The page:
When a False Claims Act lawsuit results in a settlement or verdict, the government gets the bulk of the proceeds, but the whistleblower gets a share. In 2013, the government recovered nearly $3 billion through false claims act lawsuits -- roughly eight times what the IRS whistleblower program brought in. False Claims Act whistleblowers got $388 million last year, or seven times what IRS tipsters received.
"If the IRS does not start working together with whistleblowers, and start paying out rewards, the law must be fixed," said Mr. Kohn. "The IRS whistleblower law should be amended to mirror the False Claims Act, and permit whistleblowers to be more involved in the enforcement actions."
Mr. Webb countered: Do we really want employees, ex-employees or even interest groups taking tax allegations directly to court?
"It's a frightening concept when you have groups that have political disagreements with -- pick a company or a nonprofit," Mr. Webb said. "By virtue of filing [a lawsuit] they [would be] basically able to start the discovery process in litigation. ... And you may not have done anything wrong at all."
Mr. Minto, most of whose tax practice does not involve whistleblowers, said he thought private lawsuits alleging tax cheating "would be a nightmare." Litigation is usually a public process, he said, while taxes are intensely private.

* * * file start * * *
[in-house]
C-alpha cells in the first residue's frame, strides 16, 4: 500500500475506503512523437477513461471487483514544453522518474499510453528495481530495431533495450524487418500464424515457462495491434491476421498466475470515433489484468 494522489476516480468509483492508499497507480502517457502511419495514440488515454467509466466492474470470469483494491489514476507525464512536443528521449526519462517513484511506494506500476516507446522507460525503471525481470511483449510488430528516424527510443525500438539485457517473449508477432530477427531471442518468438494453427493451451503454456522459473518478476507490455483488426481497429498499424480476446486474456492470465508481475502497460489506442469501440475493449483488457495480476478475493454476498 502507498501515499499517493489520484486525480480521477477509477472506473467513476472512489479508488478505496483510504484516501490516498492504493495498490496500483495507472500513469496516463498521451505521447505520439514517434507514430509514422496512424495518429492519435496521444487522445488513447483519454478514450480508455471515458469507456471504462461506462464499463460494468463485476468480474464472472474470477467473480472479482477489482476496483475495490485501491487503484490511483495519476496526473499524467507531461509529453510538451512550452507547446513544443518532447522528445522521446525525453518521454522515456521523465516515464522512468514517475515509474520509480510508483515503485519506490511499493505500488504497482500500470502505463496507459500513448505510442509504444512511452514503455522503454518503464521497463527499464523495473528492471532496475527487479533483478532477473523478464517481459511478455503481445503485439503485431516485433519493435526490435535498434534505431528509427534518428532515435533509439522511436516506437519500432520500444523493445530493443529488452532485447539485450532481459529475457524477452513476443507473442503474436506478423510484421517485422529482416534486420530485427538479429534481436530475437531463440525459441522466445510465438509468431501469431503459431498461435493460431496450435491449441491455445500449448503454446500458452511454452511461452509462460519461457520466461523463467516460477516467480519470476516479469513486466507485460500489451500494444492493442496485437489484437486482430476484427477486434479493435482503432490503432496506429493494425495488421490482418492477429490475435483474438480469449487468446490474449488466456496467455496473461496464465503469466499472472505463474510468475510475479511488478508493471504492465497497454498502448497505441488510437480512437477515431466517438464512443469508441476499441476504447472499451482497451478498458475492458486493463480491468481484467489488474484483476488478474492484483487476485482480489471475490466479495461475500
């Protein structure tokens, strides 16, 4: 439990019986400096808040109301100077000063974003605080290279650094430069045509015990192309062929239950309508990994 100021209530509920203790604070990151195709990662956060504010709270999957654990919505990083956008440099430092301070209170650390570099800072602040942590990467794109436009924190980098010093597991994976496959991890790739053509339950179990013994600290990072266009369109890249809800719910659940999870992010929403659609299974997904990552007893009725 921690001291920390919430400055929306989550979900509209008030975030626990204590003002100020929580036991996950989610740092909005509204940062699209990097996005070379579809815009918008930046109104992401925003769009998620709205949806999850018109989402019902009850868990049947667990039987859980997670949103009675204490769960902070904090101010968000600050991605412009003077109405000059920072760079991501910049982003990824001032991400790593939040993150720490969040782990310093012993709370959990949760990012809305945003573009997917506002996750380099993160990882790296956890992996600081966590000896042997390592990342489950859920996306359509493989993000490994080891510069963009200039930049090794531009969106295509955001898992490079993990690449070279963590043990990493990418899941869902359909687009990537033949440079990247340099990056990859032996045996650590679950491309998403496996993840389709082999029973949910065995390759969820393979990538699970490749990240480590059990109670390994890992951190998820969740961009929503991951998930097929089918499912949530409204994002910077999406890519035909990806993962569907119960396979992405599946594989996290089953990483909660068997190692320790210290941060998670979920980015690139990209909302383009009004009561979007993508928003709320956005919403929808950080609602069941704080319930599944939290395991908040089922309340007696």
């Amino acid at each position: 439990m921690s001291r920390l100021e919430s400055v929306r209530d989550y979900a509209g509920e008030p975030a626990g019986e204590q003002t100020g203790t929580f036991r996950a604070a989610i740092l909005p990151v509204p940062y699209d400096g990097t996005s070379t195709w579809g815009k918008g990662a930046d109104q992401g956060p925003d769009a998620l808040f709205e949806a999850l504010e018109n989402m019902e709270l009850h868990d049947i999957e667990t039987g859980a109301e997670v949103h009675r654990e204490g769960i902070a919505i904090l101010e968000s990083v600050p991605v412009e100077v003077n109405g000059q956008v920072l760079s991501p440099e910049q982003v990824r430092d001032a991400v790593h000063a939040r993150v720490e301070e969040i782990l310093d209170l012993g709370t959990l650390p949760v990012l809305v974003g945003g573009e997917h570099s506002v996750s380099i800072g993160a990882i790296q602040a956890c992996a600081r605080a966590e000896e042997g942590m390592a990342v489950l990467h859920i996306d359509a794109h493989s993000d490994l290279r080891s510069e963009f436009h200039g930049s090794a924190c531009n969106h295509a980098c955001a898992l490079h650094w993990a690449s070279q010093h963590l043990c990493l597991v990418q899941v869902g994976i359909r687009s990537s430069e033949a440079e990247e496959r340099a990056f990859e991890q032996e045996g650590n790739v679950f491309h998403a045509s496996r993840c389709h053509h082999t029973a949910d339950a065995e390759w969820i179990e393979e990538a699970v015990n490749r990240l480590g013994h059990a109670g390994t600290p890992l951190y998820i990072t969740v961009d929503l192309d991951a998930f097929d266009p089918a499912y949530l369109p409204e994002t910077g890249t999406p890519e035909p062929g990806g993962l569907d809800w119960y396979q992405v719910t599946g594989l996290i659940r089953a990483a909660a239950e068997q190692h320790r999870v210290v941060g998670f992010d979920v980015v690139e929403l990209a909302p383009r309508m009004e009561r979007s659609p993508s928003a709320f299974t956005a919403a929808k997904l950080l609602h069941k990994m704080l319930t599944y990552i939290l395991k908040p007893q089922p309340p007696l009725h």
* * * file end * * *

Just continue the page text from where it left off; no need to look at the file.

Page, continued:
Under the current system, though, whistleblower-based cases are backing up, with some dying on the vine.
"The report also indicates that in fiscal year 2013 alone, the IRS closed more than 250 whistleblower claims because there were insufficient resources to investigate or the statute of limitations was close to running out," wrote attorney Erika Kelton, of the whistleblower law firm Phillips & Cohen, in an email to the Post-Gazette. The IRS's dearth of investigators and statute of limitations pressures, she said, should be treated by the agency as "good reasons to work more closely with whistleblowers -- not to close cases."
The IRS report indicated that as of a month ago, its Whistleblower Office was tracking 11,531 potential claims for allegedly overdue taxes. Just three of those claims were at the stage at which the IRS evaluates whether to pay an award.
"They've opened up a door, but aren't able to process it, and they're just stacking up, and that is a terrible waste of resources," said Mr. Kohn. "It's essentially a radical disservice to the whistleblowers, many of whom come in at the risk of their careers, and to the intent of Congress."
Rich Lord: firstname.lastname@example.org or 412-263-1542. Twitter @richelord.